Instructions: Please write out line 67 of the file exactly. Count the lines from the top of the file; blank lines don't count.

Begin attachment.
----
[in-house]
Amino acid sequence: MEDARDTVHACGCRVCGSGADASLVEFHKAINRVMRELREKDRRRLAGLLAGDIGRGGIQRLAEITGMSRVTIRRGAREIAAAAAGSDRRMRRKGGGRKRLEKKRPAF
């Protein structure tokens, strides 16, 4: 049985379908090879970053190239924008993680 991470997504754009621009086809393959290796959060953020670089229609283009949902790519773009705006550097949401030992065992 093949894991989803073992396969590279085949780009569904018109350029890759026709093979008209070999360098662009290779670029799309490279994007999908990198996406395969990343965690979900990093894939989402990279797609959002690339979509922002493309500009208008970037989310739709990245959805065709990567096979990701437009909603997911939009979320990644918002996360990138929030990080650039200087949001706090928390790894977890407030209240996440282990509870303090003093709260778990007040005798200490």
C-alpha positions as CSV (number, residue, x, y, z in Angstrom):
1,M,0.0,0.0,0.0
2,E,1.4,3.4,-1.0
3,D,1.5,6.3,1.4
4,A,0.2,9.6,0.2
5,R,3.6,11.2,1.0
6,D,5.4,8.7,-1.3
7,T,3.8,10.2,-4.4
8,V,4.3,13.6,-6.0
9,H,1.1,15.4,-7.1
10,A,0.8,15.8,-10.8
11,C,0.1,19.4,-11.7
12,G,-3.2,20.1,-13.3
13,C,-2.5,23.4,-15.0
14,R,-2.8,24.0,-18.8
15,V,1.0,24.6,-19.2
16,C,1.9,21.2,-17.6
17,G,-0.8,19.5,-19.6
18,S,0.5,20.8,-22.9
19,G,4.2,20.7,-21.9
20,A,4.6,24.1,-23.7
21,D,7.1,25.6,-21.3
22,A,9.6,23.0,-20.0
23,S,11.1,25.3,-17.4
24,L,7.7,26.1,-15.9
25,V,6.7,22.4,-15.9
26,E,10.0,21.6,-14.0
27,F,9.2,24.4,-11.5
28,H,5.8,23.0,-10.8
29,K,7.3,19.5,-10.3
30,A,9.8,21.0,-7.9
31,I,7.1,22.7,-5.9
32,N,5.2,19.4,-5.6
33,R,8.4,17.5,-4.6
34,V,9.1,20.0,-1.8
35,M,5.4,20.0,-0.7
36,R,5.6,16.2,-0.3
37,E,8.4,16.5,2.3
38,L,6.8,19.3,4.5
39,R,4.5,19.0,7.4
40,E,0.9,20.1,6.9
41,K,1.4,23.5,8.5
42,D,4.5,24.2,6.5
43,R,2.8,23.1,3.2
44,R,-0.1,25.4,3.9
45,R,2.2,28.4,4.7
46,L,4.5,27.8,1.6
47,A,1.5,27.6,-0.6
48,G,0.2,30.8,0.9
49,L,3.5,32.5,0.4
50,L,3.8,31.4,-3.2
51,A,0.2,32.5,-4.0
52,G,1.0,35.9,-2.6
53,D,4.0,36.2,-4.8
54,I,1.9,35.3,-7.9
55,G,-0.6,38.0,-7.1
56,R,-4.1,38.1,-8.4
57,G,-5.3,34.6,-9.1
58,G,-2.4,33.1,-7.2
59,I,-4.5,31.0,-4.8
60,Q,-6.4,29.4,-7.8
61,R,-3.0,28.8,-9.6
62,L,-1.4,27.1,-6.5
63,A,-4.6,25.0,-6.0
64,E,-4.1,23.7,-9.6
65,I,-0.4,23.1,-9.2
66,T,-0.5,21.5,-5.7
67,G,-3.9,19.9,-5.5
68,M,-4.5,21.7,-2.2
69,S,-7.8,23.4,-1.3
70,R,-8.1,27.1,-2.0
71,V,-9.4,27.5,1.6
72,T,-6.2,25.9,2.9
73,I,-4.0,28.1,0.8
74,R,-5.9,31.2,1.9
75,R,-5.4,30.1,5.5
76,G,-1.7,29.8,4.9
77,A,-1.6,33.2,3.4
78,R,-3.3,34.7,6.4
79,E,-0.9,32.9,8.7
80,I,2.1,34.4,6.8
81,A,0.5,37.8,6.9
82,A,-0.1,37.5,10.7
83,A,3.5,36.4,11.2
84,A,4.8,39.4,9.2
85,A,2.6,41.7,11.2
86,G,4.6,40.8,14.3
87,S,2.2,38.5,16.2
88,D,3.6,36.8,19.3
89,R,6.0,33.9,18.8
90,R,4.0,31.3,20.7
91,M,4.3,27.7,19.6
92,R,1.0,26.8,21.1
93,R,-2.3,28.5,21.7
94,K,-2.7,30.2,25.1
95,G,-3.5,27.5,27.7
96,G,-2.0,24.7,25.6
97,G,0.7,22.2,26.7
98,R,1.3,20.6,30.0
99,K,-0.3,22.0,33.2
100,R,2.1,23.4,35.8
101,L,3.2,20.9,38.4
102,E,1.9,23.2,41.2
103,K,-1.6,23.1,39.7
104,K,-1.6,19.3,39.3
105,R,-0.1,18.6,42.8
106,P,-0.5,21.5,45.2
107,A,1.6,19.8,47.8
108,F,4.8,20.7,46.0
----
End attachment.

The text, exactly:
63,A,-4.6,25.0,-6.0